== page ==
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Like Black Holes in the Sky: The Warped Epistemology of Conspiracy Theories

Boudry, Maarten (2020) Like Black Holes in the Sky: The Warped Epistemology of Conspiracy Theories. [Preprint]

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What, if anything, is wrong with conspiracy theories (CTs)? A conspiracy refers to a group of people acting in secret to achieve some nefarious goal. But given that the pages of history are full of such plots, why are CTs regarded with suspicion? Just like with the traditional demarcation problem (between science and pseudoscience), philosophers disagree about where to draw the line between legitimate hypotheses about conspiracies and unfounded ‘conspiracy theories’. Some believe that there is no such demarcation line to be drawn, that each CT should be evaluated on its own merits, and that the bad reputation of CTs is wholly undeserved. In this paper, I intend to rescue the intuition that there is indeed something prima facie suspicious about CTs. First, I demarcate legitimate theorizing about real-life conspiracies from “mere conspiracy theories” (in the pejorative sense). Along the way, my analysis will clarify some epistemological issues surrounding falsifiability, asymmetries between causes and effects, and hypotheses involving intentional agents. Because of their extreme resilience to external criticism and counterevidence, I argue, CTs are the epistemological equivalent of a ‘black hole’, in which unwary truth-seekers are drawn, never to escape again. But this strong attraction of CTs comes at a steep price: their theoretical parameters are essentially arbitrary, making them vulnerable to internal disruption. In essence, because it is so easy to construct a novel CT, it is equally easy to construct many (rival) ones about the same historical event. And that is what justifies our suspicion of CTs.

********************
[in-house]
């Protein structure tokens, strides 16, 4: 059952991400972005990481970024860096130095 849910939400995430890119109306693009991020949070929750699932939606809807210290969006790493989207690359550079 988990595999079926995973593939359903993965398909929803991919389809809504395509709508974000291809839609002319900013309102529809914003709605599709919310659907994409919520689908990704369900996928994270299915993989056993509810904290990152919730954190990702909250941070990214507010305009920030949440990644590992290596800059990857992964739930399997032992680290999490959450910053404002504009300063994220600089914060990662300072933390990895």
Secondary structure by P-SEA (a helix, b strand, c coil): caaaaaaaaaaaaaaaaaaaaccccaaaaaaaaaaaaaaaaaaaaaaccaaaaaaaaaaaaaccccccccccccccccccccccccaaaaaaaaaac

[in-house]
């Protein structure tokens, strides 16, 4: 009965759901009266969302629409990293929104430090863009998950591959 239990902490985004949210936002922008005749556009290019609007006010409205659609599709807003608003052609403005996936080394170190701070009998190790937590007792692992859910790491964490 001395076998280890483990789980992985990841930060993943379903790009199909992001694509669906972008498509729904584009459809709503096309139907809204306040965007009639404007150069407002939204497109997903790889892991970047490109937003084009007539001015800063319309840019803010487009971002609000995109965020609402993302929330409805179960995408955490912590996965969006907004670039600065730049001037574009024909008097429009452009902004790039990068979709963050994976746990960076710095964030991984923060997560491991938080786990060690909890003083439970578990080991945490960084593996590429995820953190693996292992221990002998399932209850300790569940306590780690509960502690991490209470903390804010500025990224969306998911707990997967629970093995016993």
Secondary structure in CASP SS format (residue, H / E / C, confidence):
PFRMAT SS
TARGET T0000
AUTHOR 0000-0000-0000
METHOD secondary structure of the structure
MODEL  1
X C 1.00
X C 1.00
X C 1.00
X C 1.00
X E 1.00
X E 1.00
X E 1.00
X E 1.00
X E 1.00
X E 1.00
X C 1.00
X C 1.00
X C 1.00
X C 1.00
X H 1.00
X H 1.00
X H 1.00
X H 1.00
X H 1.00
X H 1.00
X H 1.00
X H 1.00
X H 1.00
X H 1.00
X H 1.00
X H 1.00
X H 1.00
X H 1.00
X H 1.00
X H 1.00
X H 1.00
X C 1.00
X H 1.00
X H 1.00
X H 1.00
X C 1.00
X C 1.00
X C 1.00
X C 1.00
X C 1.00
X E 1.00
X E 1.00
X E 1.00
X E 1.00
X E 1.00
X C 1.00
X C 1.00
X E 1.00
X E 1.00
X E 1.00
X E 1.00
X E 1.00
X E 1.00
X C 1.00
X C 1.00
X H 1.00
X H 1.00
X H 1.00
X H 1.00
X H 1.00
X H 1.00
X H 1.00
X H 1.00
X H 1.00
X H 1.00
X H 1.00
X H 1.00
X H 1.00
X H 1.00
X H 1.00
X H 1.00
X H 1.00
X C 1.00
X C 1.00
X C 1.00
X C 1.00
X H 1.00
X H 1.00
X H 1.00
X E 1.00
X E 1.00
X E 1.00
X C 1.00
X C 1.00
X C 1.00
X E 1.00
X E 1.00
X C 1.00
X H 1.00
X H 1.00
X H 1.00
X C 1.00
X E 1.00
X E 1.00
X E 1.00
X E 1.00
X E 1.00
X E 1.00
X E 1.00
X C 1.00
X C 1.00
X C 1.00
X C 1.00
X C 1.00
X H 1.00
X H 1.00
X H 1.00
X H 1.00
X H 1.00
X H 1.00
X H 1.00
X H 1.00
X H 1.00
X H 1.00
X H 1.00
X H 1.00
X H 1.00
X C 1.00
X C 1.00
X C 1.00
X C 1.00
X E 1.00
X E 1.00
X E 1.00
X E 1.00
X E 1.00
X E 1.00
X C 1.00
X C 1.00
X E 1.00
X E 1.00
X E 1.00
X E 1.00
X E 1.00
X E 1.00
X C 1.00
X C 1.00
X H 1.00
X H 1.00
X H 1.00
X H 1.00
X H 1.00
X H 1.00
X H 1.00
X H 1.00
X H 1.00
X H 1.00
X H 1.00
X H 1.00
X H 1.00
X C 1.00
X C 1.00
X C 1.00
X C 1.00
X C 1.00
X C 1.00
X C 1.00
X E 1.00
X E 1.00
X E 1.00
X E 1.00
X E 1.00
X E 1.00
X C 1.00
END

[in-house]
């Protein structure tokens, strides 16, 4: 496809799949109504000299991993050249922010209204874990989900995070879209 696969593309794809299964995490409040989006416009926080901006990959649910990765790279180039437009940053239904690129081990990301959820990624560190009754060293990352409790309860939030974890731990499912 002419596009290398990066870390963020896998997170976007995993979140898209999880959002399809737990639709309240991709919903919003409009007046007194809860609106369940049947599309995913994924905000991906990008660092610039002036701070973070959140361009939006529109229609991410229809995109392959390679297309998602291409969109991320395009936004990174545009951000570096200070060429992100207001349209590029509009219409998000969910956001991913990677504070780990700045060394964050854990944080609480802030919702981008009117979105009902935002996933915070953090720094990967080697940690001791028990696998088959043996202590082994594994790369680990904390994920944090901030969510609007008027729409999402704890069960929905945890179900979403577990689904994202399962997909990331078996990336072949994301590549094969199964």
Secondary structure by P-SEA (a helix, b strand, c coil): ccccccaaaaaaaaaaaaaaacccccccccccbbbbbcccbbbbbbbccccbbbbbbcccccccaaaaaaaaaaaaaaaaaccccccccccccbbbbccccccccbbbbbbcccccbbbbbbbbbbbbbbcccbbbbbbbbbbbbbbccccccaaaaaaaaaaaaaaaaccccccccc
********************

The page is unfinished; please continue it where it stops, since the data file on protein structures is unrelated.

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Item Type: Preprint
Keywords: conspiracy theories; epistemology; demarcation problem; falsifiability
Subjects: Specific Sciences > Mathematics > Epistemology
Depositing User: Maarten Maarten Boudry
Date Deposited: 15 Aug 2020 03:25
Last Modified: 15 Aug 2020 03:25
Item ID: 17698
Subjects: Specific Sciences > Mathematics > Epistemology
Date: June 2020

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